The claim by proponents of the T-SPLOST that there is “no Plan B” — no alternative to the proposed 1 percent increase in the sales tax and the $6.1 billion in regional transportation projects it would build — has always struck me as silly.
Is there another plan already prepared and waiting in the wings should voters reject the tax in July? Probably not. In that sense, the “no Plan B” talk rings true. But surely no one believes local and state officials would just quit trying to speed up the construction of new roads and mass transit. A second option would emerge, probably sooner than later.
That said, there is one real nightmare scenario for those who would have to create a Plan B: The tax fails in metro Atlanta, but passes elsewhere.
We in metro Atlanta tend not to think about the tax referendum outside our 10-county region. But the rest of the state is divided into 11 other T-SPLOST regions, and the tax might very well pass in some of them.
Legislators discussed the reverse case — that the tax would pass in metro Atlanta and nowhere else — before passing the Transportation Investment Act two years ago. But I never heard anyone consider that traffic-choked Atlanta might turn it down while other regions embraced it.
For argument’s sake, let’s say voters in the three regions comprising Augusta, Columbus and Savannah approve the tax. Those regions represent a quarter of Georgia’s 159 counties and one-sixth of the state’s population.
What alternative could then be taken at the state level? For example, it would be seemingly impossible for the state to raise the motor fuel tax only in counties that rejected the T-SPLOST. It’d also be exceedingly unpopular in those counties, and probably counterproductive: Counties slapped with a higher gas tax would likely bleed some fuel sales, and thus revenues, to unaffected counties.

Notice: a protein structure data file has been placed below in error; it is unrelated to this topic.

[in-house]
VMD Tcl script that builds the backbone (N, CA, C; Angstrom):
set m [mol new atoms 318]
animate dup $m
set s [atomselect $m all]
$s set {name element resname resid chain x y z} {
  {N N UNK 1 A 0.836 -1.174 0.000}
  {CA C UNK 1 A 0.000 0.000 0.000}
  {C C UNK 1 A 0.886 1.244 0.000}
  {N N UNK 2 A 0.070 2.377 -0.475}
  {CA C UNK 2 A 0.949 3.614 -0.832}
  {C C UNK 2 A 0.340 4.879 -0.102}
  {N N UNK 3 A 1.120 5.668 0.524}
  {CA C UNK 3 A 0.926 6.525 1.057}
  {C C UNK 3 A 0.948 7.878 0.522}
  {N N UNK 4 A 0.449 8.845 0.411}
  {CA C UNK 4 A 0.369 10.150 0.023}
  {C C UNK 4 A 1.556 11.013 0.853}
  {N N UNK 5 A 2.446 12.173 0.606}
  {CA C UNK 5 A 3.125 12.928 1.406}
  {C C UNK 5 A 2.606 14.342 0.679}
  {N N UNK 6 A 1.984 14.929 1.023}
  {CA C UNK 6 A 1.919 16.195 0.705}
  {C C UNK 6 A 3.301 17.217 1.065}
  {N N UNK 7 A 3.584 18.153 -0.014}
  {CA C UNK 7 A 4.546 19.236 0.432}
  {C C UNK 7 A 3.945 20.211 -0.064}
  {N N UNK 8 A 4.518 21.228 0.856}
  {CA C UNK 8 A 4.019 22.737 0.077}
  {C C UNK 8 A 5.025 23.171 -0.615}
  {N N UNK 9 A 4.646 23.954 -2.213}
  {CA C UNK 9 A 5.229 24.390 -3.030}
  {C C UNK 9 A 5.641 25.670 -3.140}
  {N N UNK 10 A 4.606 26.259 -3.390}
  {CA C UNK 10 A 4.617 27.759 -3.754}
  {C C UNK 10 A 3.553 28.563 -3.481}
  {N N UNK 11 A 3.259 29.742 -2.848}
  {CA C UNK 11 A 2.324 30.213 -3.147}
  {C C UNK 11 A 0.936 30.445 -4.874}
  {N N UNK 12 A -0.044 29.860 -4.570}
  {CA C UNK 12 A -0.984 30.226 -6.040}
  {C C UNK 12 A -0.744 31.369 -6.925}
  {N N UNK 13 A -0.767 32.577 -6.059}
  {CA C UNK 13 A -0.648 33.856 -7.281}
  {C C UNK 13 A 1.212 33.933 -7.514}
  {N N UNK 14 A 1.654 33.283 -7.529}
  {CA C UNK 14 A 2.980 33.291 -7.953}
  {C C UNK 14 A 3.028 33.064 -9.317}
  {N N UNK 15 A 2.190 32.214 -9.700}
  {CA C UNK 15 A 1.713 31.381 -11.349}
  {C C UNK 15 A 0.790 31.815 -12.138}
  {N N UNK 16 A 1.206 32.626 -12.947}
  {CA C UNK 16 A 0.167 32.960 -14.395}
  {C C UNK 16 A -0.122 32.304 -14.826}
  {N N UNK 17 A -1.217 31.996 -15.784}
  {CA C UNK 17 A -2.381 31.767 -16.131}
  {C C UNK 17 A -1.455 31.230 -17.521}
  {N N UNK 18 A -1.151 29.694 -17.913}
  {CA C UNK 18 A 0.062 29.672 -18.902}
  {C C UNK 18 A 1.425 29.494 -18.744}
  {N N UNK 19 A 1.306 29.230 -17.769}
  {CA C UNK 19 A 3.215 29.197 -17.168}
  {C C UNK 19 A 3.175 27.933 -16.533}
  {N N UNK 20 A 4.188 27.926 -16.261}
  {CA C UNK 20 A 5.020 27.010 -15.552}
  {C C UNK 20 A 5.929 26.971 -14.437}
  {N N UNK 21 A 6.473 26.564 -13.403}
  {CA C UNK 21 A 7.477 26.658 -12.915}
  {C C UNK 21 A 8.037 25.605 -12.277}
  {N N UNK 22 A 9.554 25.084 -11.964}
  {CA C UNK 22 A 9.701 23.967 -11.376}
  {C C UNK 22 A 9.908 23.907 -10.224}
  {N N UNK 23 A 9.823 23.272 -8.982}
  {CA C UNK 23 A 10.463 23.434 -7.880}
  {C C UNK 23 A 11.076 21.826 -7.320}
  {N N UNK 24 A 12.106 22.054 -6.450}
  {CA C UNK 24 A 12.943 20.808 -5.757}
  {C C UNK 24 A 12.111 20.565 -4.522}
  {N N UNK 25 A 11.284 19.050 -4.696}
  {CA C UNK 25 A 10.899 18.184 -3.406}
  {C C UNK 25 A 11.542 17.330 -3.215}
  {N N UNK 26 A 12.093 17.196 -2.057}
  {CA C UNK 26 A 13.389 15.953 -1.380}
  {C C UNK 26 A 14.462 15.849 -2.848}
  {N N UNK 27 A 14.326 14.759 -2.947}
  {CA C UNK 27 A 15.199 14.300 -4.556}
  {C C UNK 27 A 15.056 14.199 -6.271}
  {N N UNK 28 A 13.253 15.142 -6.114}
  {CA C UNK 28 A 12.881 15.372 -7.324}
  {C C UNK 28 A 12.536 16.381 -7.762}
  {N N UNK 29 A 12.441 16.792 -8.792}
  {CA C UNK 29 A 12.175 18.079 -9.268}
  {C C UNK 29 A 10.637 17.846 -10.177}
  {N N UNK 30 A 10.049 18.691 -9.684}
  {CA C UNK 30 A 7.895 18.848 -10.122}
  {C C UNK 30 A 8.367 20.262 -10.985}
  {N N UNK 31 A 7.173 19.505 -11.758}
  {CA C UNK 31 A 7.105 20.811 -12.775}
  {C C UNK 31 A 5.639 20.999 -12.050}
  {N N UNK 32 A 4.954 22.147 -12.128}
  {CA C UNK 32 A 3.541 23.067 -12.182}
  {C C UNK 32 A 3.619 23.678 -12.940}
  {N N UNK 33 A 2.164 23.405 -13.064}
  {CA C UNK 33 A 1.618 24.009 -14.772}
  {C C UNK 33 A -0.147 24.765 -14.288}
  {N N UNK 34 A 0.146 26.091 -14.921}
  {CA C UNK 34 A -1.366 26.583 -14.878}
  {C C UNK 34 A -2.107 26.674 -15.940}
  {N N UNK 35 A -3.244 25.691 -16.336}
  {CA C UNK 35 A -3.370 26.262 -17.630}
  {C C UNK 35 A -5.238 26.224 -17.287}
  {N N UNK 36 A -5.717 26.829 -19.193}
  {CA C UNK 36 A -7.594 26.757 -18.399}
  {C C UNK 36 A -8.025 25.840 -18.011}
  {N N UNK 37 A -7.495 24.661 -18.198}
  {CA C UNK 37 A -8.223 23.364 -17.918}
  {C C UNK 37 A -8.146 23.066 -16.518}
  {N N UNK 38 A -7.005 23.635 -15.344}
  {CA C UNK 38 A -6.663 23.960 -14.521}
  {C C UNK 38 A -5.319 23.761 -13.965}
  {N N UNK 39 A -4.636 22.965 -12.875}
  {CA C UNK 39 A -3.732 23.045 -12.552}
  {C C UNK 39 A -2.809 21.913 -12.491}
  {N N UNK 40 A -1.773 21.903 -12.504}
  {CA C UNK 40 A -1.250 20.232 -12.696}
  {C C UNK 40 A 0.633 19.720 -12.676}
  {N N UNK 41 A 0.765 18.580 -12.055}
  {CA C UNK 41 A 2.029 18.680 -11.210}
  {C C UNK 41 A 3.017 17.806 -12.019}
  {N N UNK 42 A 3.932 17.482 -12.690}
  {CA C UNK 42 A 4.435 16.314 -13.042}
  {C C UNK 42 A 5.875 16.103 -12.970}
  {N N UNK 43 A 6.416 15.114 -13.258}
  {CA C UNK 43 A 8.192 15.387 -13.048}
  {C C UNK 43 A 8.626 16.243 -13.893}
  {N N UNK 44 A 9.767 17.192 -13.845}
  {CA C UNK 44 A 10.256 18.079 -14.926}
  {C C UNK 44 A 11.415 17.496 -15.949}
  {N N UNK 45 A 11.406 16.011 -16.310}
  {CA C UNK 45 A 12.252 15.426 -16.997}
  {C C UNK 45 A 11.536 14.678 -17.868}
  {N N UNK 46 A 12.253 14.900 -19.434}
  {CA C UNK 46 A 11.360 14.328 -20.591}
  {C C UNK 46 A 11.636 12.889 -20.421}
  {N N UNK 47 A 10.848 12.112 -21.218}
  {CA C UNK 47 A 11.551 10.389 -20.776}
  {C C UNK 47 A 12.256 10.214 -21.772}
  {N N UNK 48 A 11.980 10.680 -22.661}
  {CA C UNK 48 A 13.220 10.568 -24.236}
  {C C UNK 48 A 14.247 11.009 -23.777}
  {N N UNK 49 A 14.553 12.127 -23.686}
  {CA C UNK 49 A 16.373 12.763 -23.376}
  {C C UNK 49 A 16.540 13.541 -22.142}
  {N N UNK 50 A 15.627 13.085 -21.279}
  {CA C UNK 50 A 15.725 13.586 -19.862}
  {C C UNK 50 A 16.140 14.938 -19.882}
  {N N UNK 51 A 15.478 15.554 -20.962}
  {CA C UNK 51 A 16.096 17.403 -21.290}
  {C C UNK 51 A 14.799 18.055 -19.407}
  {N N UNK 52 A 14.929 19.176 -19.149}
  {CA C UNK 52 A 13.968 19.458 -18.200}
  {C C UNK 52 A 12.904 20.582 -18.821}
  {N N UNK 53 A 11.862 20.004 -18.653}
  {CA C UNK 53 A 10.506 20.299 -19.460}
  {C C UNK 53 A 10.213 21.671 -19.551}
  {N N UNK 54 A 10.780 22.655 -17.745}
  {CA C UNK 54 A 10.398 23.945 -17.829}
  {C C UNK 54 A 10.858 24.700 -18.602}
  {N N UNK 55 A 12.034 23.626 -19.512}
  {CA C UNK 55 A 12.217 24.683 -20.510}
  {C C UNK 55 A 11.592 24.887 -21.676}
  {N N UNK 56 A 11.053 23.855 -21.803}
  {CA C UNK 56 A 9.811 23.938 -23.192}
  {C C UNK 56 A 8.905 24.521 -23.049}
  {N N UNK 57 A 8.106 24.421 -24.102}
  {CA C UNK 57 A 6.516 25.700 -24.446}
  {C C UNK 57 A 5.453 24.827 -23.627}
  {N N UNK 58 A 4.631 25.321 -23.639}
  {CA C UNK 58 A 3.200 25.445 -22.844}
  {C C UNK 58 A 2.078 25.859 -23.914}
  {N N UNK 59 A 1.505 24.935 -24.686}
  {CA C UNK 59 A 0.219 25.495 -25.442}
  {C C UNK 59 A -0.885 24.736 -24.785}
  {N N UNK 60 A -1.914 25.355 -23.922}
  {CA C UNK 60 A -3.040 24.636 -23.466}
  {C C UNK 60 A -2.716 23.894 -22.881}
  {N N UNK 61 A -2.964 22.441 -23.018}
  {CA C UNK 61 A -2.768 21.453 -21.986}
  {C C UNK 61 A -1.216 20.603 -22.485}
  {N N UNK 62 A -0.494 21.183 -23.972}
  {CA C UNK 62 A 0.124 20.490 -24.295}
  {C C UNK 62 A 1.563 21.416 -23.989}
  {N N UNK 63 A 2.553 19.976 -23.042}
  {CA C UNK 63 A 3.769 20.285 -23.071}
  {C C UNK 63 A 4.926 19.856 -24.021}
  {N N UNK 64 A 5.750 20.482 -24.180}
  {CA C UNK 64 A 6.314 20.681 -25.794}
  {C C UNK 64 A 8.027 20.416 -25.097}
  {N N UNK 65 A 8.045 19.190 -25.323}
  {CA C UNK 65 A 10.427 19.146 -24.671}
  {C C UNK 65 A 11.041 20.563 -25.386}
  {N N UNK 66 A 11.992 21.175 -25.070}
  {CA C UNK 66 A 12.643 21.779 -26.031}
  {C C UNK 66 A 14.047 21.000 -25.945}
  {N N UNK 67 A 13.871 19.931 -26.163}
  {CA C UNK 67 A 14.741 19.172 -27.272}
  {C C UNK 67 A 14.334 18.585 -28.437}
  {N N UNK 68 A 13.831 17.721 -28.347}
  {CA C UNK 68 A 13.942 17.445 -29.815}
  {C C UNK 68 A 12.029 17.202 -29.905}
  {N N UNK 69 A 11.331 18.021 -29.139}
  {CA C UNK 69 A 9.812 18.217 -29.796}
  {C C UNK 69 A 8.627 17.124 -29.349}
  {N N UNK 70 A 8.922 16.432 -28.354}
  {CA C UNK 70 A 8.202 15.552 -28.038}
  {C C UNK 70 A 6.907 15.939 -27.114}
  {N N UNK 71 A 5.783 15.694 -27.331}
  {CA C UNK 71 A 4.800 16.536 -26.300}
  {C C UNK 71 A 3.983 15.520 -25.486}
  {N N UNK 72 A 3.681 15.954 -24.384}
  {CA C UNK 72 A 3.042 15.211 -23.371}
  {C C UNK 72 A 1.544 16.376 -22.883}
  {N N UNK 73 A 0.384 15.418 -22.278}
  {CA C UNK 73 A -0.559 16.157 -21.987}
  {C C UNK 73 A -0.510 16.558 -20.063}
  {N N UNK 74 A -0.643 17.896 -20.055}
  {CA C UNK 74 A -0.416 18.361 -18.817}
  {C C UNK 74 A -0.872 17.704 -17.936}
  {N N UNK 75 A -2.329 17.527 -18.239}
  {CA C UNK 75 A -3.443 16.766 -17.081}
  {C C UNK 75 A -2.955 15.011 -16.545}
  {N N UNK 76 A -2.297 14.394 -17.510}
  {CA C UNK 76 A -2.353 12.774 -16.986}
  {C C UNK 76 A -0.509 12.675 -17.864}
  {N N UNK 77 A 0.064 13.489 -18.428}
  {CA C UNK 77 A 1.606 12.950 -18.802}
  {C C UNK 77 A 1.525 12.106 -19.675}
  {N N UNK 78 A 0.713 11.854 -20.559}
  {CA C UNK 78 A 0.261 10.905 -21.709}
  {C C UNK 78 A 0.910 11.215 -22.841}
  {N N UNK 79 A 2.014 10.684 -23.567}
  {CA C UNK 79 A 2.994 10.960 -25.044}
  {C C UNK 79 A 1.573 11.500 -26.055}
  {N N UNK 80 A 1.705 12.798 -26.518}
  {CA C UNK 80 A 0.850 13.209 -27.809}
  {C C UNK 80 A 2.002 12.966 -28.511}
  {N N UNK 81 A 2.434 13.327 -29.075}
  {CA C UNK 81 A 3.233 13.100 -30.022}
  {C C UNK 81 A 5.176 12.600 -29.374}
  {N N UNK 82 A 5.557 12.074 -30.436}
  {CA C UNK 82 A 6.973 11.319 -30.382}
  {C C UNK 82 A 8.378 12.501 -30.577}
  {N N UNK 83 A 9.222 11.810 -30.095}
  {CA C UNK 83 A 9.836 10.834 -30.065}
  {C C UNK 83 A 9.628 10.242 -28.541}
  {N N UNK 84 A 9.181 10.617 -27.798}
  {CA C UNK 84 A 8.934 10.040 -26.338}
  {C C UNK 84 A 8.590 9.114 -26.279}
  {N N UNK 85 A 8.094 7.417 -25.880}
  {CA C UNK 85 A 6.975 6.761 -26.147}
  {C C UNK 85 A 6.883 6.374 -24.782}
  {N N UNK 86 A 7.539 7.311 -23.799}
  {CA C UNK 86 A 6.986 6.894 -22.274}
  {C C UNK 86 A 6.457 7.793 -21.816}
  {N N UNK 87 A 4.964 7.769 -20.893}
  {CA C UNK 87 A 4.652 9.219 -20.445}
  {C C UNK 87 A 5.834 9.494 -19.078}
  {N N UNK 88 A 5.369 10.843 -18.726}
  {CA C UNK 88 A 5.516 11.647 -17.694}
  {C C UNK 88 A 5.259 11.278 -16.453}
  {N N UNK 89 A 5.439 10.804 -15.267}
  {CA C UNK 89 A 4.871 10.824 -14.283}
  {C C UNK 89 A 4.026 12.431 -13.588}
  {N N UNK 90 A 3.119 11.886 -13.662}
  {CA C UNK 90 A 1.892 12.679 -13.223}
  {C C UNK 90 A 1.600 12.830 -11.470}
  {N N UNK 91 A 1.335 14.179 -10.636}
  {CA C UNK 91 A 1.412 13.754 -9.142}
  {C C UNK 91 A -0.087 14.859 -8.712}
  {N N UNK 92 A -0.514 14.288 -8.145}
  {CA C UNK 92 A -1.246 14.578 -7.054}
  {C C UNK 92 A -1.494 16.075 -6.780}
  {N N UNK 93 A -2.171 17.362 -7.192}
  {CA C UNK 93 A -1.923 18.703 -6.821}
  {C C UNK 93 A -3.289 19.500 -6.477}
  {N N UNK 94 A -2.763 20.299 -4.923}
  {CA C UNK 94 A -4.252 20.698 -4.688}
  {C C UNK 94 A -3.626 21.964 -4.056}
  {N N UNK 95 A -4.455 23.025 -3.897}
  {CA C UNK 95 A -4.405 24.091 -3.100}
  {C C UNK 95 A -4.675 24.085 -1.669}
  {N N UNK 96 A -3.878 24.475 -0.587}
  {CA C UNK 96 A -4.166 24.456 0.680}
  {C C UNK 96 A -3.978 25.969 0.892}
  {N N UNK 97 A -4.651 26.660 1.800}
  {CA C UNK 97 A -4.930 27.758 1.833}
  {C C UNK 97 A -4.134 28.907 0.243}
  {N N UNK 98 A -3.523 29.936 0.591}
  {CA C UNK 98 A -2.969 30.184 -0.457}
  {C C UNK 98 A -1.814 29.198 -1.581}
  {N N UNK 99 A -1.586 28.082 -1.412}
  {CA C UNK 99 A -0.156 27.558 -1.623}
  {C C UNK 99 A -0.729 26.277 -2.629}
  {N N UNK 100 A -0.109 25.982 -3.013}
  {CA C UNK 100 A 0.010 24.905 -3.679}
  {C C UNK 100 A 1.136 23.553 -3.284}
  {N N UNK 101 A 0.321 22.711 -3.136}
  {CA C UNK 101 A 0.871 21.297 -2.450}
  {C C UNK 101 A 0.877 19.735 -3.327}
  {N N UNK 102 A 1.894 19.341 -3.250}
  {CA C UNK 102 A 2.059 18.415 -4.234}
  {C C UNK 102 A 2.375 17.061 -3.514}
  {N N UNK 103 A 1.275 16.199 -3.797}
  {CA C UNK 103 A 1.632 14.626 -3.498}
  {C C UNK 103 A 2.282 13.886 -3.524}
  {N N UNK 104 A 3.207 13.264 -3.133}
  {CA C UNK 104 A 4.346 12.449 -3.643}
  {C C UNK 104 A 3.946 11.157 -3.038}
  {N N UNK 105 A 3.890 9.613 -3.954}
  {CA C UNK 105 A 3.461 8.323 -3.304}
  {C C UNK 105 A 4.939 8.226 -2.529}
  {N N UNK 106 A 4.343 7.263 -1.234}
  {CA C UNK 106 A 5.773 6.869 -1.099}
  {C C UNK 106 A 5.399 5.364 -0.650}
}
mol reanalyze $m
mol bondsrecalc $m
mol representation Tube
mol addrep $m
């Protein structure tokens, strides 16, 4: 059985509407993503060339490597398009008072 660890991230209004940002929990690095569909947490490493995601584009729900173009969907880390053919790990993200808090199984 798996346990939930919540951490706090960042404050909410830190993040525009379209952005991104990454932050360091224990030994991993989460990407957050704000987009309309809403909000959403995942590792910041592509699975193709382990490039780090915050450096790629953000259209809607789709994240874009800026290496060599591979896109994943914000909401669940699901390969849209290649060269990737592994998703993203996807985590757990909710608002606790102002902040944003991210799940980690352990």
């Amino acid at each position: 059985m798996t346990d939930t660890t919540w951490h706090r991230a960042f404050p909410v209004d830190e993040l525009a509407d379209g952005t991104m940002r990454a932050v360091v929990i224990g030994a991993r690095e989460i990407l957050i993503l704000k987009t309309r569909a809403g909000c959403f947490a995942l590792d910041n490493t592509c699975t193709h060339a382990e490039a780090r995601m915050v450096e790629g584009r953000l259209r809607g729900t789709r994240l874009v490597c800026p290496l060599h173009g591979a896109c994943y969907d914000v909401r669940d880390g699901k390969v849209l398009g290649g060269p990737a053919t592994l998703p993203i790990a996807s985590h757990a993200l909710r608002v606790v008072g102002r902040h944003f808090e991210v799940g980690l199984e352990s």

Counties that approved the tax would not watch idly if the state tried to raise another tax on everyone, just to take care of Atlanta. And they almost certainly would raise heck to make sure regions that rejected the tax were assessed the penalties in the law. Among the poison pills for a “no” vote: requiring locals to match 30 percent of state transportation spending rather than 10 percent.
Those penalties also would seem to prevent the state from simply devoting more funds to transportation in metro Atlanta. Complain all you want that the Legislature tries to control MARTA without contributing to its budget, but there are even longer odds of that changing if the T-SPLOST fails.
So, the likeliest Plan B is a do-over for Plan A. That would be a re-vote on a regional tax, probably with a revamped project list, in 2014; that’s when the tax, by law, would next be allowed on the ballot.
And I must say I’m torn about that prospect — although I’m certain it frightens those state officials who support the tax now and would be in the unenviable position of supporting it a second time while running for re-election (cough, cough, Gov. Nathan Deal).
My main hesitation toward the T-SPLOST is that the project list isn’t focused enough on our region’s worst traffic congestion, and that voting “yes” this summer will use up one of our precious few options for improving transportation. A two-year delay is worthwhile if it means we get it right.
But then, I’m not sure why we’d trust the same people to create a better list next time.
In fact, trust is shaping up to be a big factor in this referendum. But that will have to wait for another column.
– By Kyle Wingfield